The key is in the missing “if.”
The famous sermon in question, which really ought to be read in its entirety, was the final sermon delivered by Dr. King at Ebenezer Baptist Church in Atlanta. The message, delivered on Feb. 4, 1968, explores Jesus’ response to his disciples John and James after their request for priority seating in Jesus’ kingdom. “Let one of us sit at your right and the other at your left in your glory,” the sons of Zebedee said. Reflecting on this moment, Dr. King implores his listeners not to judge James and John’s ambition too harshly. There’s some James and John in all of us, he says. “And there is deep down within all of us an instinct. It’s a kind of drum major instinct — a desire to be out front, a desire to lead the parade, a desire to be first.”
Dr. King goes on to conclude his sermon with a now ominous-sounding request that at his funeral people not fuss over the trivial stuff, but that they remember him for the right reasons:
Tell them not to mention that I have a Nobel Peace Prize — that isn’t important. Tell them not to mention that I have three or four hundred other awards — that’s not important. Tell them not to mention where I went to school.
I’d like somebody to mention that day that Martin Luther King, Jr., tried to give his life serving others.
I’d like for somebody to say that day that Martin Luther King, Jr., tried to love somebody….
Yes, if you want to say that I was a drum major, say that I was a drum major for justice. Say that I was a drum major for peace. I was a drum major for righteousness. And all of the other shallow things will not matter.
The sad irony of the recent controversy is that Dr. King forecasted the way his words would be eventually used to promote a vision of his life that was larger-than-life, and in this sermon he tried in vain to prevent it from happening. Four decades later, we should not be surprised that popular culture would retrofit the image of Dr. King in a manner befitting of itself, a culture that continues to be either indifferent toward or hostile to the Christ Jesus about whom King so passionately preached.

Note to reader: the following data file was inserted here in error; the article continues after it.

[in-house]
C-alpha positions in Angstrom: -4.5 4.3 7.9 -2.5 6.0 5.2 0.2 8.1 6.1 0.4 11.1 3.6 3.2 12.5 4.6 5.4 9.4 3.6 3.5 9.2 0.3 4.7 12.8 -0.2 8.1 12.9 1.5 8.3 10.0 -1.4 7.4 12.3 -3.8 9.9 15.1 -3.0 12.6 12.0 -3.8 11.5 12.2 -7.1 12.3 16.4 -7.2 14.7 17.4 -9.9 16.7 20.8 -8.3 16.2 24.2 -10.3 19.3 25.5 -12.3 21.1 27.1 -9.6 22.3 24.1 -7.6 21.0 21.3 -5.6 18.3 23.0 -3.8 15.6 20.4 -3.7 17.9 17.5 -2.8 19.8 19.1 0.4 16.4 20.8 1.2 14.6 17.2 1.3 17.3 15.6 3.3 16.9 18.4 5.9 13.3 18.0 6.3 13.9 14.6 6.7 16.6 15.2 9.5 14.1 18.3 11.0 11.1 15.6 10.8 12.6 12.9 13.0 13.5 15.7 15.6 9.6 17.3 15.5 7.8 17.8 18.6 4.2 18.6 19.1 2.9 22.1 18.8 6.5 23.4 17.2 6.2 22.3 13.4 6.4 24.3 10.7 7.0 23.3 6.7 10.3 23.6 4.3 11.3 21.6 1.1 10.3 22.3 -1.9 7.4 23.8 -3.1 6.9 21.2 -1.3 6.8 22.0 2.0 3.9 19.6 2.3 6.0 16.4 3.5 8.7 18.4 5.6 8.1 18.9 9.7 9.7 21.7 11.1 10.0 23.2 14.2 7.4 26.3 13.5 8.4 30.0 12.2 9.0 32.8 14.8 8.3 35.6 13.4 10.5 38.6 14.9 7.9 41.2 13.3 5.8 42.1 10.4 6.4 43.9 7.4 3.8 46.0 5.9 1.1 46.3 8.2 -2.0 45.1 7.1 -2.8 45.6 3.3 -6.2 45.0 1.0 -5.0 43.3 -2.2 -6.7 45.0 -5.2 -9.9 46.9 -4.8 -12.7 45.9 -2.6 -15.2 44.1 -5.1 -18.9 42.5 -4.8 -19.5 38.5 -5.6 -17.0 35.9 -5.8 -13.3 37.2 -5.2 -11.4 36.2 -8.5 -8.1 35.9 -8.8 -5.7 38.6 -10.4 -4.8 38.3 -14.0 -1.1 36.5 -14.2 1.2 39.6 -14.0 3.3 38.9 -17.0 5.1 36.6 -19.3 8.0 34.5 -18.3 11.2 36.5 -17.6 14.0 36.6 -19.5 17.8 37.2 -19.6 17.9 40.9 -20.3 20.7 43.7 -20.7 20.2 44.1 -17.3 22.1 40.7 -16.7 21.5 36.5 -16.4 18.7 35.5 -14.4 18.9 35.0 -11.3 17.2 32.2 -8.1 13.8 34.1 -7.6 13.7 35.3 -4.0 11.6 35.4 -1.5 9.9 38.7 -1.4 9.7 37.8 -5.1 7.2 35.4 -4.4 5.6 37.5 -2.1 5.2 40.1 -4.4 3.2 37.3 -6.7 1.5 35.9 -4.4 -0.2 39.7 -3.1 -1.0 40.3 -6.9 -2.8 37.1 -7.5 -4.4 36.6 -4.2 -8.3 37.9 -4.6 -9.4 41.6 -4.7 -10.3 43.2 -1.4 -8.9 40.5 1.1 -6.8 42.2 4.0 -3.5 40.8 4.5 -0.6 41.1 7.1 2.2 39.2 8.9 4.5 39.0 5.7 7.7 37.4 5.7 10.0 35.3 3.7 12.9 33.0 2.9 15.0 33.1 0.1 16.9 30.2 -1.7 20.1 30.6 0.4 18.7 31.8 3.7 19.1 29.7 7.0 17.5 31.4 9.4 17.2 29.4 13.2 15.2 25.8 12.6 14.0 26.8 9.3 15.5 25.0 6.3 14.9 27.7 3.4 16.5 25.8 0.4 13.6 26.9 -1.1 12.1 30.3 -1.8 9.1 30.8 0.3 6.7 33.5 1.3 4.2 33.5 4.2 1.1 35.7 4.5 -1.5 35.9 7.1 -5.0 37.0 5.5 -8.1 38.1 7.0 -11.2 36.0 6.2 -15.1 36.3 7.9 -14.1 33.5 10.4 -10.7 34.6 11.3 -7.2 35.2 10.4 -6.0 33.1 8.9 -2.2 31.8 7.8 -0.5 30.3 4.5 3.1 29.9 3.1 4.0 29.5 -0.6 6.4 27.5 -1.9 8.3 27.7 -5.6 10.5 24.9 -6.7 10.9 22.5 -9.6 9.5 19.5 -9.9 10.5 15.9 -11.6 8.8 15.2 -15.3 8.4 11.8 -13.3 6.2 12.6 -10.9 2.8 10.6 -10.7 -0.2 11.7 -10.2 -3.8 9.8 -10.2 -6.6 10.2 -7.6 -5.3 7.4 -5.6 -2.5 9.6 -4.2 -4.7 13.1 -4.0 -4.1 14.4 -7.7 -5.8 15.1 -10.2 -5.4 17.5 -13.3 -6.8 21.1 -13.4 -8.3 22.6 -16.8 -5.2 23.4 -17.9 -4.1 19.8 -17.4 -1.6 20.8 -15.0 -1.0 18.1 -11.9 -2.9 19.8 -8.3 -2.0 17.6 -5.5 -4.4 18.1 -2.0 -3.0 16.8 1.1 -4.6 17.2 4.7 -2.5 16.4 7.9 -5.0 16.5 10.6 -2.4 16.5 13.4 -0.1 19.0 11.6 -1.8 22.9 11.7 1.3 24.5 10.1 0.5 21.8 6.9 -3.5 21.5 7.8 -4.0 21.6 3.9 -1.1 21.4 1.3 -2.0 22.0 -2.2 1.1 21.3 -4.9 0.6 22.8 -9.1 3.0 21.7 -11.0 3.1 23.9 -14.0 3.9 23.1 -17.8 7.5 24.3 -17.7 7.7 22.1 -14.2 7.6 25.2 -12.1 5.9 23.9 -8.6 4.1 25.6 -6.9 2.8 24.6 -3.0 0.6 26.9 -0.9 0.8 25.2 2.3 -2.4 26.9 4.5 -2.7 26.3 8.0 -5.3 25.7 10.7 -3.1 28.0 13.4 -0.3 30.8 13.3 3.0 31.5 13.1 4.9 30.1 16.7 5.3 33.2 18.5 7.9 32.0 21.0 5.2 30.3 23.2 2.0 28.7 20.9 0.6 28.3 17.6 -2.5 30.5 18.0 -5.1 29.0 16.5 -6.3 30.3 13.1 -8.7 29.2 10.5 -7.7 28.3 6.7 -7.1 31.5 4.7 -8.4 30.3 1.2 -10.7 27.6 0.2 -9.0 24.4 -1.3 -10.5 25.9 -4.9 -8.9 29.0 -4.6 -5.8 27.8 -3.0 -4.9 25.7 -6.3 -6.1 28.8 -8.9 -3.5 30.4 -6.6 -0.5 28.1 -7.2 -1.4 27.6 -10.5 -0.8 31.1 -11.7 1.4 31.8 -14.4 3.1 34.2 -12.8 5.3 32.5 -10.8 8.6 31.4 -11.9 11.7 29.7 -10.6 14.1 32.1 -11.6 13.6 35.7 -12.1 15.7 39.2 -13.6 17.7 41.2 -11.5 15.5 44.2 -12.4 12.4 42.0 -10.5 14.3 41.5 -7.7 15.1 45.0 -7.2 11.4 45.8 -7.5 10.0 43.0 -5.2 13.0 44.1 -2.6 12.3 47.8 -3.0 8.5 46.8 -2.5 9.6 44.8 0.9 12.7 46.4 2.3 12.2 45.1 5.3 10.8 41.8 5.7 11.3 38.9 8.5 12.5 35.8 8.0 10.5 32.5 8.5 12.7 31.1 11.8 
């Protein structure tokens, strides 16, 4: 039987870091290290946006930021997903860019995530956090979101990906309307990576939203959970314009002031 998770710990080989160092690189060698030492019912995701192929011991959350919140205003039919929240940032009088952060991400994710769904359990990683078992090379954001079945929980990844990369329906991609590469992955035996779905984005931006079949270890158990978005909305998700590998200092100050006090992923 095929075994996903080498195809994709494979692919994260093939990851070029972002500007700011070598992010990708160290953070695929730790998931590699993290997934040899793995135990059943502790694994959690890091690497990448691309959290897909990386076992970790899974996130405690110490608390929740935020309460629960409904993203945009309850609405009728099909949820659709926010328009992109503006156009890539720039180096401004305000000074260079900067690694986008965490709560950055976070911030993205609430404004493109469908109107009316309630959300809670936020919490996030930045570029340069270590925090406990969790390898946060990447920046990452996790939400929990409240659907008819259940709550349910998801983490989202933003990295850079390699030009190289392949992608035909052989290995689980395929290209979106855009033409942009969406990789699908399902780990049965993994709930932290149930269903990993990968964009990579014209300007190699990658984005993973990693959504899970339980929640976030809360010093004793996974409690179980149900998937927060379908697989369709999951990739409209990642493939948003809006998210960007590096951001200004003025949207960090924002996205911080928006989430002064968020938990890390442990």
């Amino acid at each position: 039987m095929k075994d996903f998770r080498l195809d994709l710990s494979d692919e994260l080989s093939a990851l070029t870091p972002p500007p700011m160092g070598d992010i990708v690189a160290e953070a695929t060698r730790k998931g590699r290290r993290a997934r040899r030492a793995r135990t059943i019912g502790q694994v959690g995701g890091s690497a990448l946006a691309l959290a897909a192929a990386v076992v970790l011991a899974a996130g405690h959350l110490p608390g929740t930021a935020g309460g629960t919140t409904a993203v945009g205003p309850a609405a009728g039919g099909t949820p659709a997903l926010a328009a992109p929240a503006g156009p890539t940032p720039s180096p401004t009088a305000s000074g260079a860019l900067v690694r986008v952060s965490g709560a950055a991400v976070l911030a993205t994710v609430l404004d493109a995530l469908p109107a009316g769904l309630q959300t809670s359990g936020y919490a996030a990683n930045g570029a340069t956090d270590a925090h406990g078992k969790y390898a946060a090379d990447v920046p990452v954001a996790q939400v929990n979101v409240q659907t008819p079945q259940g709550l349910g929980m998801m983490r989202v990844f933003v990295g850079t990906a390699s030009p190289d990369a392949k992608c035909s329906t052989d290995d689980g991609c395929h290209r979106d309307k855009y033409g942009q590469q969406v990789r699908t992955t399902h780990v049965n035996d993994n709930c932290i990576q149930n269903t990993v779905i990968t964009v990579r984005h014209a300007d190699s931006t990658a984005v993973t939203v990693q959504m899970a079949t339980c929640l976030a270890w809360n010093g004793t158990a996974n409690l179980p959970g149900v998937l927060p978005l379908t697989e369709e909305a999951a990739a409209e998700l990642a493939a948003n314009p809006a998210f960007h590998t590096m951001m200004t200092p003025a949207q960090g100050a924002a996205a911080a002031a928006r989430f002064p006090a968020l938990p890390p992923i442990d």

And therein lies the true hidden danger of being great in our world.
Once someone reaches a certain level of stratospheric influence and notoriety, either in their lifetime or posthumously, their legacy is constantly up for interpretation. People with selective memories and hidden agendas can appropriate their words and actions to suit their own objectives.
Approaching the Throne
I say all of this not to demonize Jay-Z and Kanye and lionize Dr. King, because even Dr. King had his own moral hazards.
The point is that as Christians, especially if we are church leaders, our life’s work isn’t ultimately judged on the specter of public opinion, but on whether or not we received Christ and how well we lived out his gospel. If our work is built on anything else, it will not last.
But if we build on the foundation of the gospel, we will receive a reward that no one will be able to take away. We won’t have to worry about others taking our words out of context, because the only words that will matter to us will be, “Well done, thy good and faithful servant.”
In his “Drum Major Instinct” sermon, Dr. King also said this:
Jesus gave us a new norm of greatness. If you want to be important, wonderful. If you want to be recognized, wonderful. If you want to be great, wonderful. But recognize that he who is greatest among you shall be your servant. That’s a new definition of greatness. And this morning, the thing that I like about it … it means that everybody can be great, because everybody can serve.
So I say, please … watch the throne. Better yet, approach it boldly, so that you can receive grace in your time of need.
Because Dr. King was right about what Jesus said.
The true mark of greatness is not found on a statue but on our knees.